is that of the graphic novel: stories planned as complete novels. This rising generation of African comic-book artists is gaining a growing fan base. Ivorian Gilbert Groud published Magie noire for the leading French publisher Albin Michel (2003), South African Karlien de Villiers published Meine Mutter war eine schöne Frau in German for a Swiss publisher (Edition Moderne, 2005), and Ivorian Faustin Titi published Une éternité à Tanger for the Italian publisher Lai Momo (2005). Recently, South African Joe Daly published Scrublands for the leading American publisher Fantagraphics (2006). Congolese Pat Masioni’s history of genocide, Rwanda 1994: Descente en enfer (Albin Michel, 2005), Congolese Hallain Paluku’s Missy (Boîte à bulles, 2006), Cameroonian Biyong Djehouty’s Soundjata, la bataille de Kirina (Menaibuc, 2004), Ivorian scenarist Marguerite Aboue’s Aya de Yopougon (Gallimard, 2005), Yvan Alagbé’s Nègres jaunes (Amok, 2002) and Olivier Bramanti’s Qui a connu le feu (Amok/ Fremok, 2004; Fig. 10) are equally accomplished works. La bal-

lade au bout du monde: Les pierres levées (Glénat, 2003), by the Mauritius artist Man Keong Laval NG was one of the best-selling French comic books in 2003. Their comics have also started to win prizes at prestigious international festivals. A case in point is Marguerite Abouet, the first African comics artist to be awarded a prize at the most important European comics festival, the Festival International de la Bande Dessinée d’Angoulême. La Grippe Coloniale by Serge Huo-Chao-Si and Appollo (Vents d’Ouest, 2003; Figs. 11–12) was awarded the 2003 Prix de la Critique by the Association des Critiques et Journalistes de Bande Dessinée. South African cartoonist Zapiro (Jonathan Shapiro) received the 2005 Prince Claus Foundation Principal Award. These authors see the graphic novel as an attempt to meet the need for supranational, collective communication between themselves and their readers—both African and European—with a strong local (African) tendency towards comics using the register of the everyday, autobiogra-

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14 Conrad botes. (South Africa). 2001. “Cover,” in The Best of Bitterkomix. Cape town: bitterkomix pulp.

phy, and the documentary. A new generation of white South African authors has emerged that works for an idea of the art comic and graphic and narrative experimentation where the boundaries between art, design, comic, and narrative become blurred. Being part of this new generation means developing a self-critical reflection which stages an intimate and personal interior exploration—and expiation—of one’s own identity. This interior exploration is not like walking around a garden. Rather, it is like coming and going from a burning home to which, against one’s better judgment, one returns again and again to try and save something from the flames: photo albums, people, memories. For these artists the burning house of the fathers—their identity—is contaminated by a past for which they feel no nostalgia, and which they try to come to terms with through a visual account in the form of a story told within a wider historical fable, the story of the Truth and Reconciliation Commission (TRC). In its attempt to found a nation on shared memory, the TRC put forward the idea of a transitional justice (Teitel 2002), a postmodern form of justice through the construction of a narrative. As an unintended outcome of their actions, everything has become “discourse”: it is “as if ” reconciliation had happened, “as if ” the truth had been revealed, and this radically modifies reality. Media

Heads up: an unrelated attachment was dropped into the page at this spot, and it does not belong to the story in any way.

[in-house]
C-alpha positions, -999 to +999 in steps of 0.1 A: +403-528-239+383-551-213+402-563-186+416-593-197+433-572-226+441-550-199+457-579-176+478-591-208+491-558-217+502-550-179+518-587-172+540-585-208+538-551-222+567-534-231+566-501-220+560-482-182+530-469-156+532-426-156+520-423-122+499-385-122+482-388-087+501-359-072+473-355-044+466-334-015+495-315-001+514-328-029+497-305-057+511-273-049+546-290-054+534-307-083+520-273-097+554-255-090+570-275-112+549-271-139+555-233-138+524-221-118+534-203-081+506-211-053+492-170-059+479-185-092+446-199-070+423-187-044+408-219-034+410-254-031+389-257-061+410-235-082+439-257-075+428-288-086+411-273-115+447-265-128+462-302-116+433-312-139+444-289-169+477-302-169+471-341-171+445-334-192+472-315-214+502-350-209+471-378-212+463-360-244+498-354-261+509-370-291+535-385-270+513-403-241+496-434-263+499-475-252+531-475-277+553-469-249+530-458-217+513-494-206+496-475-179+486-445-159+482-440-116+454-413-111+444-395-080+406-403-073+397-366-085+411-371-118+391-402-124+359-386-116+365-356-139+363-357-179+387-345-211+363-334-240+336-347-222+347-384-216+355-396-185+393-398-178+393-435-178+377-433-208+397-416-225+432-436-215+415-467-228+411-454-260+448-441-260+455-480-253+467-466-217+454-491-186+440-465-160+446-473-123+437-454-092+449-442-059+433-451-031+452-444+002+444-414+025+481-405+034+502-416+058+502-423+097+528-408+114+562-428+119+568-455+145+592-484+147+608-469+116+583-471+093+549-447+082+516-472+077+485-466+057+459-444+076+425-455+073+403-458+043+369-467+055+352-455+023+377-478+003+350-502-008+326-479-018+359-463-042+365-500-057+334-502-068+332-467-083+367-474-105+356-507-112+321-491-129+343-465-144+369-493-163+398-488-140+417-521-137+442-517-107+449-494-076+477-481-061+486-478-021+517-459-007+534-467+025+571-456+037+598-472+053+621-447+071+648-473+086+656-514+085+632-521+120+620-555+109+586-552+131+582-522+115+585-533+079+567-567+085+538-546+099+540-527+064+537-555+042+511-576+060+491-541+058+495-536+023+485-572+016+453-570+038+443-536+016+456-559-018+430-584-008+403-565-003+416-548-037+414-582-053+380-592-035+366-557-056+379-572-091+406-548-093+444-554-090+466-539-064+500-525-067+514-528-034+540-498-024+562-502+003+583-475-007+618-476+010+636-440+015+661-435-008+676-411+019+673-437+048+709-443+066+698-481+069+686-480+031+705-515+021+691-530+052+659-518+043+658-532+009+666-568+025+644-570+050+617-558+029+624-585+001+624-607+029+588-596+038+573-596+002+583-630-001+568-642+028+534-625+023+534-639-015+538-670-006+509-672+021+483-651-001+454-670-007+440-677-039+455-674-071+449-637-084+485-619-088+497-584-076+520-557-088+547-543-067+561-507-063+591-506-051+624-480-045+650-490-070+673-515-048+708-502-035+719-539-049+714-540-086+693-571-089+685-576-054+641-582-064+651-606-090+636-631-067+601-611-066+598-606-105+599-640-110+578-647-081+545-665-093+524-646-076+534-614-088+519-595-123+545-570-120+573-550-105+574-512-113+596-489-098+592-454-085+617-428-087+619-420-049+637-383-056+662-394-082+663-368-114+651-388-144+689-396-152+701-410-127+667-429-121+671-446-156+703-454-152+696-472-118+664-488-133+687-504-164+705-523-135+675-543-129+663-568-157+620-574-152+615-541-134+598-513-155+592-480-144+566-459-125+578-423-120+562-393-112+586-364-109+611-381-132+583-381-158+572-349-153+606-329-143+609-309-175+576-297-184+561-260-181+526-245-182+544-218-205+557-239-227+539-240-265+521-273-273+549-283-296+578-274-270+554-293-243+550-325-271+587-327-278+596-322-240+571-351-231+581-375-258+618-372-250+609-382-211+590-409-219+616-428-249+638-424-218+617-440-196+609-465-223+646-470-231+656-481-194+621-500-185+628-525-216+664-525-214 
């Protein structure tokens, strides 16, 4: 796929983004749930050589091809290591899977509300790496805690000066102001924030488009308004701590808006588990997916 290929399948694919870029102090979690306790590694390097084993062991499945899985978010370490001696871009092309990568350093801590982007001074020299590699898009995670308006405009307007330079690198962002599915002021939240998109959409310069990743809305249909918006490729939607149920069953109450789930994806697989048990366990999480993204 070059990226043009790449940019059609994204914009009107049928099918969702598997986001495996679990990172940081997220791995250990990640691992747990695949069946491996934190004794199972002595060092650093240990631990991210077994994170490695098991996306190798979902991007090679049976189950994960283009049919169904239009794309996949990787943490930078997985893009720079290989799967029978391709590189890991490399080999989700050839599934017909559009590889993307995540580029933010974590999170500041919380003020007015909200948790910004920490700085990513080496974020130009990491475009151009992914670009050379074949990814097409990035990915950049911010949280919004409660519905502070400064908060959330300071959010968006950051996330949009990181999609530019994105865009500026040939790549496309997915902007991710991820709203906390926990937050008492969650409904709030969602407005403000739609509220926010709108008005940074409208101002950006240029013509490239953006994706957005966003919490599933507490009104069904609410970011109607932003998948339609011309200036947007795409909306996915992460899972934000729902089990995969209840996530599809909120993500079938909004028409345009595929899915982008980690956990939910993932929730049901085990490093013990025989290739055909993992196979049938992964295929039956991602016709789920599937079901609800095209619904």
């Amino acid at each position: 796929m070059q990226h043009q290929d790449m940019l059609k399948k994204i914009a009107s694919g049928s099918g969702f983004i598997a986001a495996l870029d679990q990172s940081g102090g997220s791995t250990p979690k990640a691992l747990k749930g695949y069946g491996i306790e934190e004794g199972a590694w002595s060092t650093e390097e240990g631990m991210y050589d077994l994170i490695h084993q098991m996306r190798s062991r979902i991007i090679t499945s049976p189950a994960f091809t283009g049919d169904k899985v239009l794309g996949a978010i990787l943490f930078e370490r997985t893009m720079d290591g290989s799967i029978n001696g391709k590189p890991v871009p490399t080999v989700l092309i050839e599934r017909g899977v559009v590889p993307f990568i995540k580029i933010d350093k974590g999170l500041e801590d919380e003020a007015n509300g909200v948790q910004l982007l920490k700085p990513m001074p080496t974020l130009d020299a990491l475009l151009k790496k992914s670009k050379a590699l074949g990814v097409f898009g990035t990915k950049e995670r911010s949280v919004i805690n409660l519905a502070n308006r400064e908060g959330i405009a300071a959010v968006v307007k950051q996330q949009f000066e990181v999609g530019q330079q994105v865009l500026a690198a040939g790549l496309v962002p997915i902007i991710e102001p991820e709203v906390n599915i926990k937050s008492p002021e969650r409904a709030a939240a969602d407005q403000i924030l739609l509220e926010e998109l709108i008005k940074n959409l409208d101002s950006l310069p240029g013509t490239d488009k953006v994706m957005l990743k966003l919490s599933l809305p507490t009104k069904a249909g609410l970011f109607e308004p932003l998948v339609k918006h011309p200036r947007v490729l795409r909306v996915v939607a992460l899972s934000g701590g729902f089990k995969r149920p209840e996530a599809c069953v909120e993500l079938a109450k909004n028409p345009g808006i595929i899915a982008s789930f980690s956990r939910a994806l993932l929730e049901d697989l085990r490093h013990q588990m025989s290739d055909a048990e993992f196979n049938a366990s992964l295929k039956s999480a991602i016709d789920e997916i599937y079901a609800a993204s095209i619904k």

coverage of the hearings generated a performance made up of testimony and memory which created an emotionally laden space. In this context, Anton Kannemeyer (Fig. 13) and Conrad Botes (founders of Bitterkomix magazine; Fig. 14), Paddy Bouma, Karlien de Villers (Fig. 15), and N.D. Mazin walk a tightrope between the truth of the facts and emotional truth, two worlds which were connected because apartheid touched the lives of everybody and everybody had a story to tell. They do so out of a sense of moral decency, in order to denounce the hypocrisy of an Afrikaner world which allowed the violations of human rights perpetrated by a brutal political system, but for which these artists—like many other South African citizens—do not feel personally responsible. What these artists produce is not only art, it is memory that has been collectively preserved through an artistic language that is capable of creating an interactive social context because they share their personal experiences with their readers, who recognize them both historically and politically. All look backwards, towards the absurdity of “normal” life in apartheid South Africa, in order to look forward. Speaking with Karlien de Villers, one understands that her childhood in the 1980s
is not a place one can photograph or visit, but which is captured with emotion. I can evoke it like a spirit, and share it … Soon after I started work on the story [the autobiographical graphic novel Meine Mutter